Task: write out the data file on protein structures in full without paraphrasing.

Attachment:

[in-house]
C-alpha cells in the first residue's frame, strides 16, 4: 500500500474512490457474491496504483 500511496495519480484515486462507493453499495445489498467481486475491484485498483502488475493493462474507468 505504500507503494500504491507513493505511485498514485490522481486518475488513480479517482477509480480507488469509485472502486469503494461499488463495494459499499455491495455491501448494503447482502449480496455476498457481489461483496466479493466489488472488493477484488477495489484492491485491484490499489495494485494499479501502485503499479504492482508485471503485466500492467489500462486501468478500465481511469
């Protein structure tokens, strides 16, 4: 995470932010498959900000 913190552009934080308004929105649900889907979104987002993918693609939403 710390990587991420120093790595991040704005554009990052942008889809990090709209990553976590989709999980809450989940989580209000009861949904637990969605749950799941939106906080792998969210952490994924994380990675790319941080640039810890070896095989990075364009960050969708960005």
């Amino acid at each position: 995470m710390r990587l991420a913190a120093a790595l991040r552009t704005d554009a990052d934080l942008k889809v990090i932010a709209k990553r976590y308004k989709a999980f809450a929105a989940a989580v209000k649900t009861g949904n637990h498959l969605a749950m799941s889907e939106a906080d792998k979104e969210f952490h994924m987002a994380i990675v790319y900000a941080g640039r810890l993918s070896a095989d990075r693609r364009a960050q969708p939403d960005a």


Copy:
[in-house]
C-alpha cells in the first residue's frame, strides 16, 4: 500500500474512490457474491496504483 500511496495519480484515486462507493453499495445489498467481486475491484485498483502488475493493462474507468 505504500507503494500504491507513493505511485498514485490522481486518475488513480479517482477509480480507488469509485472502486469503494461499488463495494459499499455491495455491501448494503447482502449480496455476498457481489461483496466479493466489488472488493477484488477495489484492491485491484490499489495494485494499479501502485503499479504492482508485471503485466500492467489500462486501468478500465481511469
């Protein structure tokens, strides 16, 4: 995470932010498959900000 913190552009934080308004929105649900889907979104987002993918693609939403 710390990587991420120093790595991040704005554009990052942008889809990090709209990553976590989709999980809450989940989580209000009861949904637990969605749950799941939106906080792998969210952490994924994380990675790319941080640039810890070896095989990075364009960050969708960005």
């Amino acid at each position: 995470m710390r990587l991420a913190a120093a790595l991040r552009t704005d554009a990052d934080l942008k889809v990090i932010a709209k990553r976590y308004k989709a999980f809450a929105a989940a989580v209000k649900t009861g949904n637990h498959l969605a749950m799941s889907e939106a906080d792998k979104e969210f952490h994924m987002a994380i990675v790319y900000a941080g640039r810890l993918s070896a095989d990075r693609r364009a960050q969708p939403d960005a």